IndyCar-Verizon pact should be viewed with cautious optimism

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Sponsor activation is a beautiful thing in motorsports.

NASCAR fans see it every single day. When they’re printing up documents at Kinko’s, they see Denny Hamlin’s race car.

When they walk into a convenience store, they step on a floor sticker with a smiling, Skittles-hawking Kyle Busch.

When they’re pulling into a parking lot for a sports bar, they see signs with Kevin Harvick pushing $2.50 pints of Budweiser for Happy Hour.

And of course, when they’re in a Sprint shop to upgrade their phone, they see signs promoting the company’s title sponsorship of America’s most popular motorsport.

IndyCar fans on the other hand don’t see major sponsors beckoning to them. Beyond the Racing Capitol of the World (and NBCSN broadcasts, of course), these instances get scarce: A wall sign in a Target here, a stray Ryan Hunter-Reay/Sun Drop sticker there.

Your eyes are all you need to recognize the gap between the two series in the public consciousness.

Enter Verizon, which got into NASCAR in 2009 via its acquisition of Alltel but had a challenging time promoting itself in the sport thanks to its aforementioned association with Sprint.

In 2010, Verizon got involved full-time with IndyCar through a primary sponsorship deal with Team Penske and at the end of that year, it shifted its entire motorsports attention from NASCAR to North America’s top open-wheel series.

The telecommunications giant has become one of IndyCar’s biggest partners, both in sponsorship and technology aspects. Now they’re stepping up to the plate as IndyCar’s new title sponsor.

“I think of this day as a game-changer for IndyCar, for the series, for our fans, for the teams, for the drivers,” Hulman & Co. CEO Mark Miles said this morning in a teleconference.

“In a real sense, I think it represents a kind of confirmation of strategies that we’ve put in place and where we intend to take the sport. It is the beginning of the next phase of IndyCar’s growth.”

Obviously, optimism is rather high about this partnership and you can’t blame IndyCar for that.

IZOD may have made some nice apparel for us race fans who didn’t dare to pull out a shirt two-thirds covered by a driver’s face for a barbecue. But Verizon is close to ubiquitous in our society these days.

Millions of people use their phones and services. They clearly know how to promote their products. But most important of all, the company’s been in the series for a while now.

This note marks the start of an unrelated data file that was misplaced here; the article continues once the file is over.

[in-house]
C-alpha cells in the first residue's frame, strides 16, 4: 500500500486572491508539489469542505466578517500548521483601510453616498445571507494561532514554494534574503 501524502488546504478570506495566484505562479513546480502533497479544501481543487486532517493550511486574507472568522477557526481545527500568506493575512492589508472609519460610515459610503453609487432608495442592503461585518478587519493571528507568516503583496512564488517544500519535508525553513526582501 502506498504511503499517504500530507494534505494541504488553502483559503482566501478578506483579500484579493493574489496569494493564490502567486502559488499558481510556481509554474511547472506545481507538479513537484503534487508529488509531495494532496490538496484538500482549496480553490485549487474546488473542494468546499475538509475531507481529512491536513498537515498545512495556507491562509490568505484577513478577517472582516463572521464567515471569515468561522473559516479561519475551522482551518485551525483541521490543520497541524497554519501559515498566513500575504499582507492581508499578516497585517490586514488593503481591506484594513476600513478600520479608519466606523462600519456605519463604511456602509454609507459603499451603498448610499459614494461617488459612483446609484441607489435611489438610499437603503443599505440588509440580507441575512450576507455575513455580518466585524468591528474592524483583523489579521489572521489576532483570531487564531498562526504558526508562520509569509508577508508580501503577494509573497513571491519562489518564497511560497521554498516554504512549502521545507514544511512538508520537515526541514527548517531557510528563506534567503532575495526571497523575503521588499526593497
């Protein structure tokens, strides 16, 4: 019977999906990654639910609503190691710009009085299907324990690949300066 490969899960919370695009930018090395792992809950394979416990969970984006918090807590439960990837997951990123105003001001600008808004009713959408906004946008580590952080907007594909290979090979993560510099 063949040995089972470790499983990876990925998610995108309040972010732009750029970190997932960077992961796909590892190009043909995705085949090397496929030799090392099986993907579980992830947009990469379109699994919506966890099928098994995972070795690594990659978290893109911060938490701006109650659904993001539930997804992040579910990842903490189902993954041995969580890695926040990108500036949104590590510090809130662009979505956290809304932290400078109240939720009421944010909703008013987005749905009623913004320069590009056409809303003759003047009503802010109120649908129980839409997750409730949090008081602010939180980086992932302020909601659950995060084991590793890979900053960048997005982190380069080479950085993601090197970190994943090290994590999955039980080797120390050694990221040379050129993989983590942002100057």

They’re not going into this blind or with some faint idea of what to expect. They haven’t been scared off by its assorted issues of TV ratings, live attendance, and occasional bouts of political infighting.

They actually seem interested in building the sport.

“We’ve had a great relationship as a partner and with [Team Penske], so when we looked at this, it just became the right time for Verizon to step up in this position,” said Verizon vice president of marketing Brian Angiolet.

“We have been evolving our brand from a mobile and wireless-centric company into more of a technology company. When you think about the role that technology plays in IndyCar, it just seemed like a great match…It’s a perfect match at a perfect time.”

But didn’t we think IZOD was interested too?

To be fair, the apparel brand was doing its part to activate its IndyCar sponsorship during the early stages of its deal with the series, which started in 2010.

But a management change at IZOD’s parent company that occurred midway through the deal resulted in a noticeable pullback of promotion for IndyCar, both on TV and elsewhere.

Last fall, IZOD left a year early, joining a list of ultimately ineffective title sponsors for the series that includes defunct search engine Northern Light and auto parts retailer Pep Boys.

Time will tell if Verizon can be IndyCar’s answer to what R.J. Reynolds and its Winston cigarettes brand did for NASCAR, or if it too winds up on that unenviable list.

For his part, Miles is keeping his eyes on the road ahead.

“I don’t think much about the past, to be frank,” he said. “I’m thinking about how we’re going to take the sport forward. I’ve never spent a second thinking about comparing this situation to prior ones, because I’m so completely convinced about how this partnership will make sense.

“They see the sport the way that we do: It is a compelling, exciting sport that is perfect as the sport to apply technology to make it more compelling to fans…We have complete confidence that this is going to be a home run for IndyCar.”

Fair enough. But Miles is talking about potential here. And while potential is one thing, results are another.

Again, IndyCar has a right to be optimistic. But for the rest of us, that optimism needs to be cautious.

IndyCar followers have been wanting results in regards to promotion for years now. They understood that reunification of the sport in 2008 wasn’t going to be the magic bullet, but seven years after, they’re tired of seeing a tremendous racing product get ignored.

IndyCar may be based in Indiana and Verizon may be based outside New York City. But both should consider making themselves believe that everybody waiting on their big push for the sport is living in Missouri.

Because those people are going to look at this announcement, remember the past failures, and then simply say, “Show me.”